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In Turlock, It’s Not a Parking Shortage, It’s a Parking Management Problem

Turlock's downtown parking study found low turnover on Main Street, Broadway Avenue, (pictured above) Olive Avenue, and Center Street, where officially parking is limited to two hours. Photo: Minerva Perez
Turlock's downtown parking study found low turnover on Main Street, Broadway Avenue (pictured above), Olive Avenue, and Center Street, where officially parking is limited to two hours. Photo: Minerva Perez
Turlock's downtown parking study found low turnover on Main Street, Broadway Avenue, (pictured above) Olive Avenue, and Center Street, where officially parking is limited to two hours. Photo: Minerva Perez

People think there isn't enough parking in downtown Turlock, but a recent study commissioned by the city shows that isn't true.

“Fifty percent of parking is not being utilized,” said Nayan Amin, president of TJKM Transportation Consultants, at a recent public workshop held at City Hall. Data collected by TJKM shows that of the 3,872 spaces available in downtown Turlock, only half of them are regularly used.

But even though there is plenty of parking available, a survey of Turlock residents and visitors shows that 72 percent believe there is a shortage of car parking in downtown. That could be because data collection also found that more than 800 cars remain parked for six hours, many in places where parking is only allowed for two hours maximum.

For instance Main Street, Olive Avenue, Center Street, and Broadway Avenue—which house the city's post office, bank and city hall among other things—is largely a two-hour parking zone. However, Amin’s staff found that a lot of cars stay parked in one spot for many hours. TJKM recommends the city enforce compliance on these busy streets even though it might earn the ire of downtown visitors and merchants who don’t want to see their customers ticketed.

“When you try to do something new, you are always going to have opposition,” he said.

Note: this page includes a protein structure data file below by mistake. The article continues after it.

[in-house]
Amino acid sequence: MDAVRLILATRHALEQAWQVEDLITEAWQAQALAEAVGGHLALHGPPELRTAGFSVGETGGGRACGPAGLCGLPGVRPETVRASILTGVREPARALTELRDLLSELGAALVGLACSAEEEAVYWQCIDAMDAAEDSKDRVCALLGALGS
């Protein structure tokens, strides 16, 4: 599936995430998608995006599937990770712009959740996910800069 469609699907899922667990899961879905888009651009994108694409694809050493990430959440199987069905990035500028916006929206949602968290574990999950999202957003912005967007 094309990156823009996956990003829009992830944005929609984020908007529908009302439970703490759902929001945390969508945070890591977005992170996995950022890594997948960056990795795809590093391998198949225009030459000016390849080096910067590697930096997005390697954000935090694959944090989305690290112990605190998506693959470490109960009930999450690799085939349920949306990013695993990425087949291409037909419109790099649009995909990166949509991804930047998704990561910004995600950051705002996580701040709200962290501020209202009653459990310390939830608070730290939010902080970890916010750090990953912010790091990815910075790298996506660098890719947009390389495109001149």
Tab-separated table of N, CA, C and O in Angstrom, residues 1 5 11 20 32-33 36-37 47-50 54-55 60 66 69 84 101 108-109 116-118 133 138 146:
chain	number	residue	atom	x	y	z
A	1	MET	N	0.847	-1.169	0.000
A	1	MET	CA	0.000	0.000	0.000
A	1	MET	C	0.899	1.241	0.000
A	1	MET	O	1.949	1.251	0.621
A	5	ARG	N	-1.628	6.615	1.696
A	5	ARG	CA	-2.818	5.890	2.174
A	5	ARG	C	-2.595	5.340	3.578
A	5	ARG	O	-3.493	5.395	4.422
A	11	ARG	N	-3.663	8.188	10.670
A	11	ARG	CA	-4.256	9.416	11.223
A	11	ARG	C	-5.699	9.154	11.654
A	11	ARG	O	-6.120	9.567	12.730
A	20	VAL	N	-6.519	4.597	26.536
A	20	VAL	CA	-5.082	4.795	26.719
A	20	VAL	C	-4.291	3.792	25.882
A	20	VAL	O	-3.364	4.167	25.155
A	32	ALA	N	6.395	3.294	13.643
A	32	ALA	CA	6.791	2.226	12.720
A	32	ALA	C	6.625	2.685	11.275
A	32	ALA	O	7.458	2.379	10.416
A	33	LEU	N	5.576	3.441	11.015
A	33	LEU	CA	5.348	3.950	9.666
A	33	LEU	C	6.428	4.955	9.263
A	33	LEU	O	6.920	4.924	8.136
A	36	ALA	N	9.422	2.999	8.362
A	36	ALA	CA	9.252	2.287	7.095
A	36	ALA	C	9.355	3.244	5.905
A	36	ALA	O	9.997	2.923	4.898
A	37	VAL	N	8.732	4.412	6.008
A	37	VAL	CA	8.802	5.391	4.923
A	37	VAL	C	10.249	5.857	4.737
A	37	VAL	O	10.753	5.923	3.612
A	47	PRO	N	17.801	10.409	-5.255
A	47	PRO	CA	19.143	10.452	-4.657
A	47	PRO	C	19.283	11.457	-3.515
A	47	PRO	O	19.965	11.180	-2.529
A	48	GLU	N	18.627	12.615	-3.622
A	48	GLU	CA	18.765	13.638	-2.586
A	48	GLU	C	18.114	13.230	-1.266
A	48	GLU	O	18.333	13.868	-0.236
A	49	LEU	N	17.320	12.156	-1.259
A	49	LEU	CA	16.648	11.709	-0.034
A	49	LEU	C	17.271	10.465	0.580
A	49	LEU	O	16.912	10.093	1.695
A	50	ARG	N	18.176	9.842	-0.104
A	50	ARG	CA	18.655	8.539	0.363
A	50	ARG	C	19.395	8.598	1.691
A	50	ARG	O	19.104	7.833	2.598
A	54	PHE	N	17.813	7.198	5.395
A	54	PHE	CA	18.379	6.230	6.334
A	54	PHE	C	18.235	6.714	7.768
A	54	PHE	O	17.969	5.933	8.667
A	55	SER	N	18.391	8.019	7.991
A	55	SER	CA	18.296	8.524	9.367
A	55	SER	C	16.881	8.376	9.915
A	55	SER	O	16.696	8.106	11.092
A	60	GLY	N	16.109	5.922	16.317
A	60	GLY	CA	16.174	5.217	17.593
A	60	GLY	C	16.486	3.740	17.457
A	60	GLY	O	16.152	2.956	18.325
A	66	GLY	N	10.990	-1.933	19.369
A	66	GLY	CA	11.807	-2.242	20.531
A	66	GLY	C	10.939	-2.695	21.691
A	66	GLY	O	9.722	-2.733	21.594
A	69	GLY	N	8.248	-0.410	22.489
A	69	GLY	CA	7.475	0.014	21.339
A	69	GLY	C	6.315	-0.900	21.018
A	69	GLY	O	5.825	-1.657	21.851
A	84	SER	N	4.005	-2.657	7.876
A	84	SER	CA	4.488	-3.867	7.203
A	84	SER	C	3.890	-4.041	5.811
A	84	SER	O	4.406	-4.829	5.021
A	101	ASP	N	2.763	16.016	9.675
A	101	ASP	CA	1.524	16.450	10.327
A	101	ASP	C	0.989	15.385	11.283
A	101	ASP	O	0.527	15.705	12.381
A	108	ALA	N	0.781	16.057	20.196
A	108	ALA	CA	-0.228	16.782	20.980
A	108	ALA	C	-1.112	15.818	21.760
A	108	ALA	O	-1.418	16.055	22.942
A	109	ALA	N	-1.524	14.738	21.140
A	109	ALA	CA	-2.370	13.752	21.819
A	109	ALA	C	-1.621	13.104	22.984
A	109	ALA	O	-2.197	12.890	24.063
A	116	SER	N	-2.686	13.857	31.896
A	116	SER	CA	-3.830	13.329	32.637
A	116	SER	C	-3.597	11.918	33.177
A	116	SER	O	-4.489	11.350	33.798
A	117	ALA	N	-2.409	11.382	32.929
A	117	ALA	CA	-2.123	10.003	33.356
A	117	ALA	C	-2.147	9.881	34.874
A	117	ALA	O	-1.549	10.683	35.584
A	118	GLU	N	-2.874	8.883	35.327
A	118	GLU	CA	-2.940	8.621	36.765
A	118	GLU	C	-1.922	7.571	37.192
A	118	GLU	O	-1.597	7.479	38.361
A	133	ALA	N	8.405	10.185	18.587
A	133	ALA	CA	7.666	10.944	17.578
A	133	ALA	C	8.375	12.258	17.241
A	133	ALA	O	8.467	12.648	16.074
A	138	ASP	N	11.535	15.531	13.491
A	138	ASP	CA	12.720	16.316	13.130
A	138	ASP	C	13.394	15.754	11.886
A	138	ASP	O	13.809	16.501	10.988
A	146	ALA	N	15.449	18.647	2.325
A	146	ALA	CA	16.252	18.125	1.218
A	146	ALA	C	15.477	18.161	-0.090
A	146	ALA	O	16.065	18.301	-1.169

Another reason for the perceived lack of parking is that drivers don’t know where public parking lots are located. According to TJKM’s survey, only 20 percent of people consider themselves fully aware of all the parking lots available in downtown.

Consultants recommend using wayfinding signs like this one at Broadway Avenue and Main Street to help visitors find parking. Photo: Minerva Perez
Consultants recommend using wayfinding signs like this one at Broadway Avenue and Main Street to help visitors find parking. Photo: Minerva Perez
Consultants recommend using wayfinding signs like this one at Broadway Avenue and Main Street to help visitors find parking. Photo: Minerva Perez

Wayfinding signs pointing people in the direction of parking would be a simple, low-cost solution for Turlock, Amin said.

Katie Quintero, senior planner for the city, said there are plans underway to revitalize an existing surface lot located on the 100 block of South Broadway Avenue just behind bustling Main Street. “It is being used, but it is in bad shape,” she said. Her hope is that by improving its aesthetics, more people will be willing to park there.

The parking analysis was conducted as part of the mayor and city council’s 2015-2019 policy goals and implementation plan which calls for intelligent, planned, and managed growth. One of its action items is to develop a downtown parking plan. Main Street has wide sidewalks and pavers and in recent years hip restaurants and trendy shops have moved in, making it a desirable destination for Turlock residents and out-of-town visitors. The goal of the parking analysis is not to bring more cars into downtown, Quintero said, but to keep downtown’s pedestrian-oriented feel.

The city of Turlock plans to revitalize this underused parking lot on South Broadway Avenue. Photo: Minerva Perez
The city of Turlock plans to revitalize this underused parking lot on South Broadway Avenue. Photo: Minerva Perez
The city of Turlock plans to revitalize this underused parking lot on South Broadway Avenue. Photo: Minerva Perez

“Downtown is all about walkability,” she said. “The desire is that you are able to walk . . . and enjoy all the parts of downtown.”

The city has grown five-fold, from 14,000 residents in 1970 to 70,000 today, and city officials want to ensure that downtown keeps pace with future growth. Therefore the parking analysis also extrapolates out over the next twenty years, incorporating some intensification of downtown, and studied what would that mean for the area.

TJKM's proposed strategies are just preliminary, meant to address current issues. Other recommendations included increasing or decreasing the amount of time people can park in certain locations, and creating employee parking programs to encourage workers to park away from high-demand parking spots and leave them for customers.

Amin also made some mid-to-long-term recommendations for future needs. For example, a transportation demand management program could incorporate carpool programs and transit into plans for downtown parking improvements.

“The challenge is funding to make this happen,” he said.

These recommendations are still subject to approval. A joint Planning Commission/City Council meeting at 5 p.m. on June 28 will review the data collection results and preliminary suggestions and collect feedback from the public.  The plan will then go to the Planning Commission and the City Council for adoption at a future meeting. All of these meetings are open to the public.

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